Meet the Author:
Arjen Wals,  Wageningen

Many voices. Greener cities. Better cities.
Arjen Wals

Arjen Wals

Arjen Wals is a Professor of Transformative Learning for Socio-Ecological Sustainability at the Education and Competence Studies Group of Wageningen University. He also holds the UNESCO Chair of Social Learning and Sustainable Development. He is the Carl Bennet Guest Professor in Education for Sustainable Development at Gothenburg University in Sweden and an adjunct professor at Cornell University. His teaching and research focus on designing learning processes and learning spaces that enable people to contribute meaningfully to sustainability. A central question in his work is: how to create conditions that support (new) forms of learning which take full advantage of the diversity, creativity, and resourcefulness that is all around us, but that so far remain largely untapped in our search for a world that is more sustainable than the one currently in prospect? In 2014, he was the lead author of an article published in Science on the role of citizen science in bridging science education, environmental education, and sustainability. He is editor and co-editor of a number of popular books including: Higher Education and the Challenge of Sustainability (Kluwer Academic, 2004), Creating Sustainable Environments in our Schools (Trentham, 2006), Social Learning towards a Sustainable World (Wageningen Academic, 2007), Learning for Sustainability in Times of Accelerating Change (2012), and of Routledge’s International Handbook on Environmental Education Research (2013). He has (co)authored over 250 publication, of which 60 are in international peer reviewed journals. He writes a regular research blog that signals developments in the emerging field of sustainability education: www.transformativelearning.nl

June, 2021

7 June 2021

Beyond equity: What does an anti-racist urban ecology look like?
Julian Agyeman, Medford Isabelle Michele Sophie Anguelovski, Barcelona Anna Livia Brand, Berkeley Jean-Marie Cishahayo, Ottawa CJ Goulding, Teaneck Morgan Grove, Baltimore Derek Hyra, Washington Laura Landau, New York María Mejía, Bogotá Polly Moseley, Liverpool Amanda Phillips de Lucas, Baltimore Steward Pickett, Poughkeepsie Charles Prempeh, Accra Malini Ranganathan, Washington Baixo Ribeiro, São Paulo Amrita Sen, Bangalore Suné Stassen, Cape Town Abdallah Tawfic, Cairo Cindy Thomashow, Seattle Hita Unnikrishnan, Sheffield Ebony Walden, Richmond Ibrahim Wallee, Accra Diana Wiesner, Bogota

 

3 Comment(s)
Join our Conversation
May, 2021

31 May 2021

From Design to City Life: What It Takes to Bring Nature-based Solutions to Urban Reality
Niki Frantzeskaki, Melbourne Paula Vandergert, London Stuart Connop, London Karlijn Schipper, Rotterdam Iwona Zwierzchowska, Poznań Marcus Collier, Dublin Lodder Marleen, Rotterdam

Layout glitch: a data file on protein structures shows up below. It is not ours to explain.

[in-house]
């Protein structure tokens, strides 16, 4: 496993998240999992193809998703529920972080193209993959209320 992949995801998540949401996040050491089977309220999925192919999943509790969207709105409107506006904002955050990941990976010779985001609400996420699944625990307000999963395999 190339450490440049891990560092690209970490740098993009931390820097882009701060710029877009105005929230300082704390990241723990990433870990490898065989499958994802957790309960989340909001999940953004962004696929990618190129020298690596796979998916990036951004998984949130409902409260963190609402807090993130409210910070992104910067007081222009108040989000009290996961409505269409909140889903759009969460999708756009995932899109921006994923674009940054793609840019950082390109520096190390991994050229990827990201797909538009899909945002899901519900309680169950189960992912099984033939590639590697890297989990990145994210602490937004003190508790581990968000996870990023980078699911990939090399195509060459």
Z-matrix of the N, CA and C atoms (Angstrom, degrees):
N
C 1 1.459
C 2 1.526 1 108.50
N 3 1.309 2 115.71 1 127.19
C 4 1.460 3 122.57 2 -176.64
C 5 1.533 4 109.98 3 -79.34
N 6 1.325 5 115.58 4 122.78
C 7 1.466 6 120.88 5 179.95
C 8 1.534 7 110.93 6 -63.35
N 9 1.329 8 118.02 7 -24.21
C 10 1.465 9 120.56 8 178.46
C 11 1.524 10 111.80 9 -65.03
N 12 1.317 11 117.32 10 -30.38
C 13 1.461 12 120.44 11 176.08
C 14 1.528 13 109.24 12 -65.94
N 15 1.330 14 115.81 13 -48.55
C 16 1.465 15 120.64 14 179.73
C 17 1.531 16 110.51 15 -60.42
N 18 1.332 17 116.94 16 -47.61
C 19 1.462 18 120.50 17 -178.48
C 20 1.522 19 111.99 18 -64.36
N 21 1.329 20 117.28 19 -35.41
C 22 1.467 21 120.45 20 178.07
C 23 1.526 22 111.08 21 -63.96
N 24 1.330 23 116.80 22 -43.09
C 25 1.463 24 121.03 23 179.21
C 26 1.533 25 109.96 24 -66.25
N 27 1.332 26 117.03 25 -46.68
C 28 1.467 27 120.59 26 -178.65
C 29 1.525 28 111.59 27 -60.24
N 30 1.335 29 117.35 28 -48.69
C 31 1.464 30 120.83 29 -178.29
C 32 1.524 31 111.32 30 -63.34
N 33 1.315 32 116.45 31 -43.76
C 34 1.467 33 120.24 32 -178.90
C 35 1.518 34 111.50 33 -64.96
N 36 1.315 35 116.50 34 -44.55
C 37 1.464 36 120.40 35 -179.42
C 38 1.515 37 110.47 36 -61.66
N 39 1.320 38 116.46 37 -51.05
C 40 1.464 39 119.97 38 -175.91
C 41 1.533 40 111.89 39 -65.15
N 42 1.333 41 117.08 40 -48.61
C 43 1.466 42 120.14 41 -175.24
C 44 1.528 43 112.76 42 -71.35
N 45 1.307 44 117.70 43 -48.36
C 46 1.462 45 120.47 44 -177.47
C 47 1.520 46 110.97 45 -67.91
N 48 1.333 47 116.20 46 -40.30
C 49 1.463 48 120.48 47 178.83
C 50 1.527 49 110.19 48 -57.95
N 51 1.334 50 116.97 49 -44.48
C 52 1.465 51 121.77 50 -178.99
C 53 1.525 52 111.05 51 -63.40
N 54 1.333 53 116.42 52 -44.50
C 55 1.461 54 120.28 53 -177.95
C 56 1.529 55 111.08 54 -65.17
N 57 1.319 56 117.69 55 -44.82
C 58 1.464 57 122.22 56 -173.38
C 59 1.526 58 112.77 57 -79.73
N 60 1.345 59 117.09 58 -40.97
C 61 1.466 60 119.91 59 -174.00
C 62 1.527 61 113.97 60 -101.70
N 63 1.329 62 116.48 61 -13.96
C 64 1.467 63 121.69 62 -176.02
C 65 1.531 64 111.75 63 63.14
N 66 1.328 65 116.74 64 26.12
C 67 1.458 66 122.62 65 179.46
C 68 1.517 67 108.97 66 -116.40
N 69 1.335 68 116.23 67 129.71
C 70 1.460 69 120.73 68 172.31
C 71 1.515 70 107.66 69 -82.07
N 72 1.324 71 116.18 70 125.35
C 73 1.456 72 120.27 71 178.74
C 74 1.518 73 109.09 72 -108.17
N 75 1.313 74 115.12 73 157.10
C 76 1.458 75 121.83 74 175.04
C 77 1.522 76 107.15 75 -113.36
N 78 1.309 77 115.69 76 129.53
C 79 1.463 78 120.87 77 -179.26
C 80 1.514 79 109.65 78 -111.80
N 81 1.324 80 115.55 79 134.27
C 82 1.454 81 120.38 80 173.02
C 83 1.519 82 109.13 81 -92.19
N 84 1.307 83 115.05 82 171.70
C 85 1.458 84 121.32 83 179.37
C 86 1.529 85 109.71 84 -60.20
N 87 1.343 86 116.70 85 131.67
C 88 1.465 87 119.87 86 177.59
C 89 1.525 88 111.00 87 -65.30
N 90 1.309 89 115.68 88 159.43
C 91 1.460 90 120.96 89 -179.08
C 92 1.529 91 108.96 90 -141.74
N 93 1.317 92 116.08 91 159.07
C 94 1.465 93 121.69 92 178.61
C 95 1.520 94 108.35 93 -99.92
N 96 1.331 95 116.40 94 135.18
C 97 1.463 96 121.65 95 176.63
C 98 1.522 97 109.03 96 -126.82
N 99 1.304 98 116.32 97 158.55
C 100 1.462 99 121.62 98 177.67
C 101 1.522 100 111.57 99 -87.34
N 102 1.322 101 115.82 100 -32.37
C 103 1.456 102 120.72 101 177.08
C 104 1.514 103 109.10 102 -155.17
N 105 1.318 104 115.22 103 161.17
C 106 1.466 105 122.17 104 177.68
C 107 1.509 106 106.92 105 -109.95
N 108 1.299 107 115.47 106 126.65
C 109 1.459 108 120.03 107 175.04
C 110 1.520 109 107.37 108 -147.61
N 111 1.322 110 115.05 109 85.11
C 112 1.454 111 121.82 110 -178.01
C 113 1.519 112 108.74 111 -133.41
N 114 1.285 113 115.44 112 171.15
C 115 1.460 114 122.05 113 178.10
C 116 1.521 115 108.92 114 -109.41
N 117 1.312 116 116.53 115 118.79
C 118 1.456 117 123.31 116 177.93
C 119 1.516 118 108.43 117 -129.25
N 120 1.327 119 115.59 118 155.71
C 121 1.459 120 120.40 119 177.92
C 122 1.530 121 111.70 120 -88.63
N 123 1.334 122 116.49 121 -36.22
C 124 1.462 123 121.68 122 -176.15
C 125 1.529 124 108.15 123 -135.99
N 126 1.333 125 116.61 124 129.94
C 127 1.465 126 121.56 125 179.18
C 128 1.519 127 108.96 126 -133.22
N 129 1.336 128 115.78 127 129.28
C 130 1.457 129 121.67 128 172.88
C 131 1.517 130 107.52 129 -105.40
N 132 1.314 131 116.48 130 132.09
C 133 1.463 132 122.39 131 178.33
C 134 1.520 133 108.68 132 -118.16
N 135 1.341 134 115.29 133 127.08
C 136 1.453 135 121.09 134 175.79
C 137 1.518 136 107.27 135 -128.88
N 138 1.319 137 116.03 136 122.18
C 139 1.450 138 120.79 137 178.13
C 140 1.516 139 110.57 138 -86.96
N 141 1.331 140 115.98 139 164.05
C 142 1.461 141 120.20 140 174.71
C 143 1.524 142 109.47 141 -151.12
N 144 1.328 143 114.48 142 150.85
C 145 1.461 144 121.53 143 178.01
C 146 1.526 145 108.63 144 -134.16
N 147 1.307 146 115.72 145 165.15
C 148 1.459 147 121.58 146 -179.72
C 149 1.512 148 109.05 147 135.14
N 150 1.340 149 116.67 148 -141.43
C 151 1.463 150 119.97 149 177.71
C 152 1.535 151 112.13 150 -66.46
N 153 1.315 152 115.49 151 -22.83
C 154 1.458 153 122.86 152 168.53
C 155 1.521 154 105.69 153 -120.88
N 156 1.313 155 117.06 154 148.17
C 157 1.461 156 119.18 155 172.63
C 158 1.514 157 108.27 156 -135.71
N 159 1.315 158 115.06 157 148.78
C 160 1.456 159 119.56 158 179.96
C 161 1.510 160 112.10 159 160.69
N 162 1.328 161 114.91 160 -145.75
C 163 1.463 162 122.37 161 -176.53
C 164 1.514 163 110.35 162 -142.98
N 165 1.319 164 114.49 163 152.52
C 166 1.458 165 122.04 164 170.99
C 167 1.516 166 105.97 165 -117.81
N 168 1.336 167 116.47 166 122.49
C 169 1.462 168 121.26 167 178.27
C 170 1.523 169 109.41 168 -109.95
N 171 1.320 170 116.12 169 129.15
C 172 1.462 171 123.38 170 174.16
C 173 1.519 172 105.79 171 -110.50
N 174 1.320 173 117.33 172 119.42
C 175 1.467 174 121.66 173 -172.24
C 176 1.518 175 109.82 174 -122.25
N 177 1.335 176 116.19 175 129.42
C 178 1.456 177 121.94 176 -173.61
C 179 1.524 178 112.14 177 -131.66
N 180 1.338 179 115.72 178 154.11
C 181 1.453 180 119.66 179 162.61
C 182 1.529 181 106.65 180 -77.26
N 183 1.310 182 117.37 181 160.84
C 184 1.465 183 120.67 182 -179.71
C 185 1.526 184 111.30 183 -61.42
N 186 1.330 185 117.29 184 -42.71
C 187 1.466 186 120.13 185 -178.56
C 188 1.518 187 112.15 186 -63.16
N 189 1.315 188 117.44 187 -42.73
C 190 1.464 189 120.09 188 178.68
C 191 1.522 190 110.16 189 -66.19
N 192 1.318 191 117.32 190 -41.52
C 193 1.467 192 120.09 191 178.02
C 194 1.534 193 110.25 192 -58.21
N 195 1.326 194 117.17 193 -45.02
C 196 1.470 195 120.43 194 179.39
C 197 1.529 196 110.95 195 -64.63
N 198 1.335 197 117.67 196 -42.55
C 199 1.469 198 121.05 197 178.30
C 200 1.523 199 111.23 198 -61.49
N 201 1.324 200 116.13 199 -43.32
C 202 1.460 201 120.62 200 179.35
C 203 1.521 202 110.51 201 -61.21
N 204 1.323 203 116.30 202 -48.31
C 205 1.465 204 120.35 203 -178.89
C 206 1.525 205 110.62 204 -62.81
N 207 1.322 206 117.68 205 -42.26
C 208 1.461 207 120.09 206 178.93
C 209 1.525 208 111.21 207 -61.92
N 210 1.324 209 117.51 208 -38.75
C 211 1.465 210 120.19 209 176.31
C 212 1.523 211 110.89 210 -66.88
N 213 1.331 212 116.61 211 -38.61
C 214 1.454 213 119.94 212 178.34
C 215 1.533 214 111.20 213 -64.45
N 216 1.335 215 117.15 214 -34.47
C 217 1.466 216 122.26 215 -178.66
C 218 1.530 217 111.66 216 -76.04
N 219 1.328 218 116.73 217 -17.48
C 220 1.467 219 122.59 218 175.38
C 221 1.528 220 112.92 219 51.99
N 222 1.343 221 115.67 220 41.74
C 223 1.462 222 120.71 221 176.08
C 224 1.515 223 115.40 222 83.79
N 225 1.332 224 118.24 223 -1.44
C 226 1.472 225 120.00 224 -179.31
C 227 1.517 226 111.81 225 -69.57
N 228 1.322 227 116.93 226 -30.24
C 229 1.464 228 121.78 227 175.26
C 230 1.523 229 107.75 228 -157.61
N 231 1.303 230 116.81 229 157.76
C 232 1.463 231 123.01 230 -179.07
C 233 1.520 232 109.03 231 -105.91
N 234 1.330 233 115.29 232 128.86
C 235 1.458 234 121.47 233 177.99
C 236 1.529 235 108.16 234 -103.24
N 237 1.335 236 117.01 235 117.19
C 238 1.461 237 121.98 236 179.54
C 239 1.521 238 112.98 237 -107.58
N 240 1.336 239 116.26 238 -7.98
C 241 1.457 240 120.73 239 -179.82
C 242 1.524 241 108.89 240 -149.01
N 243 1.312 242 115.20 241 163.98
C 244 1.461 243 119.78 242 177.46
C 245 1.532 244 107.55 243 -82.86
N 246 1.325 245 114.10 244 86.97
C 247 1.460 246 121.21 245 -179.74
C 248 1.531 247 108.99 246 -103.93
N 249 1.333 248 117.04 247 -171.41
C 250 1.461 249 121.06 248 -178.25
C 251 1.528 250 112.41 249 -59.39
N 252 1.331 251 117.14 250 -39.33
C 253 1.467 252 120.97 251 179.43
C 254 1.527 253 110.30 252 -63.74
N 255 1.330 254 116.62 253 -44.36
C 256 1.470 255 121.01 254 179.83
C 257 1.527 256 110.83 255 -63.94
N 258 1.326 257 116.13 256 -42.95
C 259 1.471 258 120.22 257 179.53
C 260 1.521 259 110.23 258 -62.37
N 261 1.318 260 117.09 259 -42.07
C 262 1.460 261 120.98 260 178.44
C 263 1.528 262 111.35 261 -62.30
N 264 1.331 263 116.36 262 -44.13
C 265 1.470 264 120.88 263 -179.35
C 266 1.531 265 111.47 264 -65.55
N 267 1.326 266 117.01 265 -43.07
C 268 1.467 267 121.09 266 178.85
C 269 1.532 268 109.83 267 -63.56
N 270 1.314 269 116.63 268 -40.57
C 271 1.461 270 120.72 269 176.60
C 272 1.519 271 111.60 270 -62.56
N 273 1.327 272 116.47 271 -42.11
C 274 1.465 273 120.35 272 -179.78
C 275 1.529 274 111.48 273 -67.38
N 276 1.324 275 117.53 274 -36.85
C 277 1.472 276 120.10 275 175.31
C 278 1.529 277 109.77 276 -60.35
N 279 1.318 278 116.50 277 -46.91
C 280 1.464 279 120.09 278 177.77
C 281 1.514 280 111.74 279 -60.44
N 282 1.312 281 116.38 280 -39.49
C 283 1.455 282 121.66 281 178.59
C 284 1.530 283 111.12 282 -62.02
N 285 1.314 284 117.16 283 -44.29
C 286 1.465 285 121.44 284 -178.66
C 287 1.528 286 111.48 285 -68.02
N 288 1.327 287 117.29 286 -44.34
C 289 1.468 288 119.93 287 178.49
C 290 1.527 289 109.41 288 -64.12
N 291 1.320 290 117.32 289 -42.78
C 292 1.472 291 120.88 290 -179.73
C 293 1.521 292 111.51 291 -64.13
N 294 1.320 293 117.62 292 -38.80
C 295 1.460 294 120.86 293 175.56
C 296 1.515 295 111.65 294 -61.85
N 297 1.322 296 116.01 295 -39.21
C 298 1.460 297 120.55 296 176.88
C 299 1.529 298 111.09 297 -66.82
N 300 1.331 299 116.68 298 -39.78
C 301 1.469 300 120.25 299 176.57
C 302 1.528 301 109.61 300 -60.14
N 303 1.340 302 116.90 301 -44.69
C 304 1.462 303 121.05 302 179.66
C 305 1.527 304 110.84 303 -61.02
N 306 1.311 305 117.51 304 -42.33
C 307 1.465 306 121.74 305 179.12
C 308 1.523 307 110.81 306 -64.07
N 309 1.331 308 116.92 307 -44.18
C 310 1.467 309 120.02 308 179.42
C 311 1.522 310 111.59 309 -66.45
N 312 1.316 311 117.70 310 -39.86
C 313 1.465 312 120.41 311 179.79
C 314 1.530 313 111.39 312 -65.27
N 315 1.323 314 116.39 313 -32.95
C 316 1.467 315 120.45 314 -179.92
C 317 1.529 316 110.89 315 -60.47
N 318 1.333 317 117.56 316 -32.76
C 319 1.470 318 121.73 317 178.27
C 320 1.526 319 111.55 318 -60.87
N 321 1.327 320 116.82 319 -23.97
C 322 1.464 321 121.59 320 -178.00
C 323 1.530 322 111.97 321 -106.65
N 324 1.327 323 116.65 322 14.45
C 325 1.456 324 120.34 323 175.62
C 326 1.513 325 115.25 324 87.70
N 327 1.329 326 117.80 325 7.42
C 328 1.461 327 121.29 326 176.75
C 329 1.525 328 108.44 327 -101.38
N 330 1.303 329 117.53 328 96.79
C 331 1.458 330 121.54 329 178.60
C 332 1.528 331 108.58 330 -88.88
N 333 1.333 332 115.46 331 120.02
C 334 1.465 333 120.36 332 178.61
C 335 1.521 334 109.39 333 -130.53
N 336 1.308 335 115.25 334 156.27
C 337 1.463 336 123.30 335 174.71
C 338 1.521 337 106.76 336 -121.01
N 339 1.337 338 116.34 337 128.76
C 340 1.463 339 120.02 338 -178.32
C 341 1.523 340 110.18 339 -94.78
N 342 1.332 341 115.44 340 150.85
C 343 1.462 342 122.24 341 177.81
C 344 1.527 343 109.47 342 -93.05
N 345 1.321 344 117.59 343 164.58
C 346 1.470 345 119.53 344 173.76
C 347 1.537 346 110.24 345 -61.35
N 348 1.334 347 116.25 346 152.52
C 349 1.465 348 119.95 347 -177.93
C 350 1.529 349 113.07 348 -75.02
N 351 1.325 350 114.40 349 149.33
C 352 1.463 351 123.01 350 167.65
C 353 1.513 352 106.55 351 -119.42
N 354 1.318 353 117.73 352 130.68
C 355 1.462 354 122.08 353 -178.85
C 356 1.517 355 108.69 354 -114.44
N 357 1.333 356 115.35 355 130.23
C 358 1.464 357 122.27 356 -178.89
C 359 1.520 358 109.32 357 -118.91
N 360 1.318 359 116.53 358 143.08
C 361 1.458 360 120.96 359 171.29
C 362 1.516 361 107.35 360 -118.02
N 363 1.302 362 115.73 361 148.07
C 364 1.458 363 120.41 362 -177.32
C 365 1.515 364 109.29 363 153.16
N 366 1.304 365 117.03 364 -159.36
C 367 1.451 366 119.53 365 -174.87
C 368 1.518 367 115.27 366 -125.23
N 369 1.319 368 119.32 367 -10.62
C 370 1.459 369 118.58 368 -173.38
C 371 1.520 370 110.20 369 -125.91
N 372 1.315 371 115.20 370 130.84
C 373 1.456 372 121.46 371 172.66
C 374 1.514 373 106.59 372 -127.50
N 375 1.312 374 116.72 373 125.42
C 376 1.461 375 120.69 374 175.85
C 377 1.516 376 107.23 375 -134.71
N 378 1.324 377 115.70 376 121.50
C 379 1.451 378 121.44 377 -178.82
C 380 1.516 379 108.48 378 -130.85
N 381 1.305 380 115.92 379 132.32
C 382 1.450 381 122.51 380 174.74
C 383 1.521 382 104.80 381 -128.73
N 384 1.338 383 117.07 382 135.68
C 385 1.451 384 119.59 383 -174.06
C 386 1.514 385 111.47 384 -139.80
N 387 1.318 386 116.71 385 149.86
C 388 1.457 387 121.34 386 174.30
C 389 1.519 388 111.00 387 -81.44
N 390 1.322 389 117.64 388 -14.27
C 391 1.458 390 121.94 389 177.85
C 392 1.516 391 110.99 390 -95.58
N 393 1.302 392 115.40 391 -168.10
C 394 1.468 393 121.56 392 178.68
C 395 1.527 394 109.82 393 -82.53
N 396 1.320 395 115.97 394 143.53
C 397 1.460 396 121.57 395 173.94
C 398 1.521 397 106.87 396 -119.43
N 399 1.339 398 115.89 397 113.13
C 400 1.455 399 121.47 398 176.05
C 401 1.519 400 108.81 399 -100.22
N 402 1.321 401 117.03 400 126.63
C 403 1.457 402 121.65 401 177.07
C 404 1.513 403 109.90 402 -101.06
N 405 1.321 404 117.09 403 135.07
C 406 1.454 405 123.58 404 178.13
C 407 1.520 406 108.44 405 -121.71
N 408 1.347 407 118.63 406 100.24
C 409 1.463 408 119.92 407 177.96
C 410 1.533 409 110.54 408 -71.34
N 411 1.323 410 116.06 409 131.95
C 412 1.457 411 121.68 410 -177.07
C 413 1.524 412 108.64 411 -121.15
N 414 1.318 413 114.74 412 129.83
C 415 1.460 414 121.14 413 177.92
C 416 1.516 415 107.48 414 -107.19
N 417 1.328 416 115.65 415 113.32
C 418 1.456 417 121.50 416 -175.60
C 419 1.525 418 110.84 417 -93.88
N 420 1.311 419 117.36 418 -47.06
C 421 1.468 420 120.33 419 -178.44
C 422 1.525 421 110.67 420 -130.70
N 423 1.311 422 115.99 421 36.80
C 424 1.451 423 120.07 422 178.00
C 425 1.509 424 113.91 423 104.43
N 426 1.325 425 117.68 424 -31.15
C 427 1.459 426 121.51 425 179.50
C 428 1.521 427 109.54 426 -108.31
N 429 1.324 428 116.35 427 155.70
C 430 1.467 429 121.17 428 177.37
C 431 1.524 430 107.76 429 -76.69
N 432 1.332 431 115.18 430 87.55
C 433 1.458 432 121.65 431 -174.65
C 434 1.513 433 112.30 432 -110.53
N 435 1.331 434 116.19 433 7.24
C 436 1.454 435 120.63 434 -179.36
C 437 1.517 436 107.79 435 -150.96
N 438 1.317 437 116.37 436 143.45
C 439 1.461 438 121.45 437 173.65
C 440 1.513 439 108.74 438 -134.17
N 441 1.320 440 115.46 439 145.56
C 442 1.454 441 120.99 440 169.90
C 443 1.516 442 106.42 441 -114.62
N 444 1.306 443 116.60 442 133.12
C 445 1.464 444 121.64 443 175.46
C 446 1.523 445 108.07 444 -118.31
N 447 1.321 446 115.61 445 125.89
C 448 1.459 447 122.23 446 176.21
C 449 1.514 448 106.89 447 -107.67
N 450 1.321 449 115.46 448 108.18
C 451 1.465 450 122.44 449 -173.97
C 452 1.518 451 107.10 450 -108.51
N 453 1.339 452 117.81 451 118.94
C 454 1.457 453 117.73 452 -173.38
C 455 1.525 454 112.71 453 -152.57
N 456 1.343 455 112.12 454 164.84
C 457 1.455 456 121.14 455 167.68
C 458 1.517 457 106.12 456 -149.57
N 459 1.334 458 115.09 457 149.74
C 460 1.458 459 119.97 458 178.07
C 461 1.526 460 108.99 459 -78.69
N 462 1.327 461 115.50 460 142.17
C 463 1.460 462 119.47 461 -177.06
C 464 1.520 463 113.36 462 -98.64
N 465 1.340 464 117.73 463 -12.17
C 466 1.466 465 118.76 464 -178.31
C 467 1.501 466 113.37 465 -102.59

Cities around the globe are seeing increased civic interest and appreciation of nature in the city. Pictures with citizens thronging to urban parks and urban waterfronts adhering to social distancing have flooded social media and traditional media alike in the past months. This appreciation and recognition of how important it...

0 Comment(s)
Join our Conversation

22 May 2021

Financer des villes plus vertes pour l’avenir que nous voulons
Financing Greener Cities for the Future We Want

Ingrid Coetzee, Cape Town Elisabeth Chouraki, Paris

(Read this in English.) Pour des infrastructures respectueuses de la nature Le monde s’urbanise rapidement, exposant nos ressources naturelles à une pression croissante pour répondre aux demandes en infrastructures, terres, eau, nourriture et autres besoins vitaux. Selon le département des affaires économiques et sociales des Nations unies (UN DESA), 55...

0 Comment(s)
Join our Conversation

18 May 2021

Mobilising Our Union for Ecological Urbanism
Russell Galt, Edinburgh

Things fall apart Standing at a crossroads, looking into the eye of a perfect storm, these are anxious days for humanity. The full social, humanitarian and economic fall-out of the COVID-19 pandemic may have barely come to pass but it already makes the 2008-09 global financial crisis look like child’s...

0 Comment(s)
Join our Conversation

12 May 2021

Co-Creating Sustainability: Integration of Local Ecological Knowledge in Art Works
Baiba Pruse, Venice Marthe Derkzen, Arnhem/Nijmegen Eva Bubla, Budapest Iván Greco, Buenos Aires Ezequiel Filgueira Risso, Buenos Aires Lindsay Campbell, New York Jaime Jackson, Birmingham/West Midlands Julia Prakofjewa, Venice Rick Hall, Nottingham Lara Eva Bustamante, Buenos Aires Colin Meurk, Christchurch Nataliya Stryamets, Venice Andra Simanova, Riga Anna Varga, Pécs Cristina Flora, Venice

Art and activism have a great potential to communicate social-ecological messages, and to engage the public in exploring local ecological knowledge. Where and how local ecological knowledge (LEK) appear in urban environments through artwork? We are in a great position to be able to share the reflections of one of...

0 Comment(s)
Join our Conversation

5 May 2021

Tree Inequality Is Worse in the Suburbs
Rob McDonald, Washington, DC

Urban trees and their canopy cover provide many benefits for urban residents, reducing air pollutant concentrations, mitigating stormwater runoff, maintaining water quality, encouraging physical recreation, and improving mental health. But just as urban ecologists are quantifying more and more benefits of urban trees for health, other research increasingly shows that...

0 Comment(s)
Join our Conversation
April, 2021

30 April 2021

What actions are successful in activating cities to implement urban biodiversity conservation policies, campaigns, and projects?
Eric Butler, Portland Georgina Cullman, New York Eduardo Guerrero, Bogotá Hayato Hasegawa, Fukuoka Clara Holmes, New York Mark Hostetler, Gainesville Keitaro Ito, Fukutsu City Mahito Kamada, Tokushima Marit Larson, New York Gilles Lecuir, Paris Kevin Lunzalu, Nairobi Colin Meurk, Christchurch Matthew Morrow, New York Siobhán McQuaid, Dublin Tomomi Sudo, Fukuoka Pamela Zevit, Surrey

16 Comment(s)
Join our Conversation

29 April 2021

Documenting the Pandemic Year: Reflecting Backward, Looking Forward
Lindsay Campbell, New York Michelle Johnson, New York City Sophie Plitt, New York Laura Landau, New York Erika Svendsen, New York